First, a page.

6%+ dividend yields! 5 of the best dividend stocks to buy right now

I’m searching for some of the best dividend stocks to buy right now. Lets get straight down to it and talk about five top UK income shares on my watchlist. They’re listed in order of ascending yield. 

Tharisa (6% dividend yield)

Platinum group metals (PGM) producer Tharisa (LSE: THS) offers very attractive value for money in my opinion. On top of that huge dividend yield, this penny stock trades on a forward price-to-earnings (P/E) ratio of 4.8 times. This is comfortably inside the widely-regarded bargain watermark of 10 times and below.

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I think Tharisa’s profits could soar in the short-to-medium term because of rising inflationary pressure. Safe-haven metals like platinum tend to increase in price when inflation reduces the intrinsic value of paper money. But this isn’t the chief reason I’d buy Tharisa stock. I think it’s a great company to own as demand for environmentally-friendly technologies rapidly grows.

PGMs are used in increasingly vast quantities inside catalytic converters to clean up exhaust emissions. They’re also a critical component in the electrolysis process that produces green hydrogen. This carries plenty of potential for Tharisa as the world moves gradually away from fossil fuels. I’d buy this dividend stock even though a fresh economic downturn could hit industrial demand for its product.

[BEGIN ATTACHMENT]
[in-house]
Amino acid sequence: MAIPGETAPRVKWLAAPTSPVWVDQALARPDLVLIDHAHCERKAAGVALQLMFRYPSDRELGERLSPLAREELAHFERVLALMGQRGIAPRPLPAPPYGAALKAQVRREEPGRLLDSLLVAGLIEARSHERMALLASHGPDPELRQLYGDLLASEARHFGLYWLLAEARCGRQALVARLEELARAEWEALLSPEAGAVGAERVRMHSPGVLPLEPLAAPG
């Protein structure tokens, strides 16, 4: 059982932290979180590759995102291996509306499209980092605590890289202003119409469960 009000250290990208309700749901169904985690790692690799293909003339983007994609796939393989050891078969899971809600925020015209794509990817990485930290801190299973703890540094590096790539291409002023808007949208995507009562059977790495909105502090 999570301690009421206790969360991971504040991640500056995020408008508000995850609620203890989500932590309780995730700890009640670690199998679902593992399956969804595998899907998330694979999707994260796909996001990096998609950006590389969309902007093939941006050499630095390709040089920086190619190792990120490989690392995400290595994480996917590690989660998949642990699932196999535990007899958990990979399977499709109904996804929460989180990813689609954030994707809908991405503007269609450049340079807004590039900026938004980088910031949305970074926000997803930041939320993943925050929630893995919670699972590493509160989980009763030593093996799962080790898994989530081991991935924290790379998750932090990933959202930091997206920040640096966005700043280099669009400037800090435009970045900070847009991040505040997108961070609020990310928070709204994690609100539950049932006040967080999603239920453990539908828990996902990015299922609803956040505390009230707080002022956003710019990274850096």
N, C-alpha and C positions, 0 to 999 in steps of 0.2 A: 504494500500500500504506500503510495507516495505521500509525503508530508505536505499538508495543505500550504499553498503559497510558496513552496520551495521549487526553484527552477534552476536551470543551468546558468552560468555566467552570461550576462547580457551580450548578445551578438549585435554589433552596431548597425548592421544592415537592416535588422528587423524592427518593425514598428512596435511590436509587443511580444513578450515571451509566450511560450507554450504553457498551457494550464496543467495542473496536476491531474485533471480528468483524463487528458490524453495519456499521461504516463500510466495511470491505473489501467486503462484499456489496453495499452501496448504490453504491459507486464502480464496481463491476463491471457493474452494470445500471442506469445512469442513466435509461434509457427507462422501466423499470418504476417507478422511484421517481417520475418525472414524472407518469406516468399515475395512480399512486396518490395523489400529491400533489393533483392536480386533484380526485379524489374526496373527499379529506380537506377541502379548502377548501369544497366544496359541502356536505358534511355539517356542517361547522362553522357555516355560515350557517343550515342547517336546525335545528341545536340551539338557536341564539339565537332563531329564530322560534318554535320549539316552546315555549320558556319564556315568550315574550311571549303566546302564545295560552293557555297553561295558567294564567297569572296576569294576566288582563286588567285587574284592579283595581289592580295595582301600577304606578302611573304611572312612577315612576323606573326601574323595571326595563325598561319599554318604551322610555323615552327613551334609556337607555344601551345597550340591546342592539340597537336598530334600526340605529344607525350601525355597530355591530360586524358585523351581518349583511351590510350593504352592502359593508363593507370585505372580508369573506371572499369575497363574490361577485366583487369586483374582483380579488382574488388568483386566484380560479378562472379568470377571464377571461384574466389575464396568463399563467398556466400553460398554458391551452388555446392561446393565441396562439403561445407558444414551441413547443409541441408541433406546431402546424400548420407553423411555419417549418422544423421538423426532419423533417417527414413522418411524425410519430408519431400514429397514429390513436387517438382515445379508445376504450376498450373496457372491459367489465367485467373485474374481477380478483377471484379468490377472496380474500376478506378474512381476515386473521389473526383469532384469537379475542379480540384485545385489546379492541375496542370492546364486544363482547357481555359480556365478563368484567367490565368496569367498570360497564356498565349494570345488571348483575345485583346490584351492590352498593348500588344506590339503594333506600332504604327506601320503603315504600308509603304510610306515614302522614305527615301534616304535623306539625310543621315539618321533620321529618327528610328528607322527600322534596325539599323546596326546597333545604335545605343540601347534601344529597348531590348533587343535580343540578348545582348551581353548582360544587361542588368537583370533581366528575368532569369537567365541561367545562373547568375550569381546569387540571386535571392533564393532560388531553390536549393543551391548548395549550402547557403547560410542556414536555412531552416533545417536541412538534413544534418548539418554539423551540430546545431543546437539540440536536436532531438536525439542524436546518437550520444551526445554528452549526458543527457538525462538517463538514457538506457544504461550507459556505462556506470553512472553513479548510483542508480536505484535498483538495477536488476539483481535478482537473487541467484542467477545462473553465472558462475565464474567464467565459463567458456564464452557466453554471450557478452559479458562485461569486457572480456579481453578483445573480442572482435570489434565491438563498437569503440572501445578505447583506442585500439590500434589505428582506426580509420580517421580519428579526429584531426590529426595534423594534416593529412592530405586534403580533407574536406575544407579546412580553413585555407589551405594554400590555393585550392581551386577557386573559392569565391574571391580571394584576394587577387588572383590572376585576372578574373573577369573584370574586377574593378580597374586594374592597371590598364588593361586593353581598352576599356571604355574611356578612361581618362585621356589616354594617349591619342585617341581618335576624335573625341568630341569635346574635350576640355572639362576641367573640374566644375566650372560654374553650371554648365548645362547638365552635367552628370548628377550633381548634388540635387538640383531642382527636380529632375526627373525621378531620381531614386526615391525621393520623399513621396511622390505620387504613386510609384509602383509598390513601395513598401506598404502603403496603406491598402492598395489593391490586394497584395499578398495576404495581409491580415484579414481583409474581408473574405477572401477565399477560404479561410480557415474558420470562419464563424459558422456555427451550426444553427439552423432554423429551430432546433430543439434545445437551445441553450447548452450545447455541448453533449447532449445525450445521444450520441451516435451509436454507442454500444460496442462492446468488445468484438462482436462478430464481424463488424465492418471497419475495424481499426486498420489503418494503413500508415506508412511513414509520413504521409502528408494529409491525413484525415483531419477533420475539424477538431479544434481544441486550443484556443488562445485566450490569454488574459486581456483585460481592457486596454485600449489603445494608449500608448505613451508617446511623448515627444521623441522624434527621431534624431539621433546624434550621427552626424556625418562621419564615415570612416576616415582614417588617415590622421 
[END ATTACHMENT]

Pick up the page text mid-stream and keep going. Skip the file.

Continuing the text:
Central Asia Metals (6.5% dividend yield)

Investing in mining stocks can be a dangerous business. The process of metals excavation is highly complex and a variety of problems can occur to stop production. Exploration and development work isn’t an exact science either, and issues on either front can also hit earnings forecasts hard. Mining shares can therefore experience times of extreme share price turbulence.

I still believe, though, that Central Asia Metals (LSE: CAML) — like Tharisa — looks attractive from a risk-to-reward perspective. Today the copper, zinc and lead producer trades on a forward P/E ratio of just 6.5 times. I like this particular commodities stock because it produces metal in Kazakhstan, a region where the number of people living in urban areas is rising rapidly and therefore so is demand for construction materials.

I’d also buy this stock because the metals it produces are essential in the manufacture of electric cars. This UK mining share then could see profits soar as demand for these low-emissions vehicles grow. KPMG reckons electric cars will account for around half of all auto sales by 2030.

Direct Line Insurance Group (7.6% dividend yield)

I think Direct Line Insurance Group’s (LSE: DLG) one of the most dependable dividend stocks out there. It’s been proven that spending on general insurance products remains strong even during economic downturns. This is especially the case when it comes to motor insurance, of course, given that it’s a legal requirement for drivers.

The defensive nature of its operations provides Direct Line with excellent earnings visibility and consequently the means to pay big dividends year after year. But what’s so special about this particular insurance business? Well I like the excellent customer loyalty that its heavyweight brands like Direct Line, Churchill and Privilege command. They give the company a distinct advantage. That said, they don’t remove the threat posed by competitors and this is a risk I need to take into account.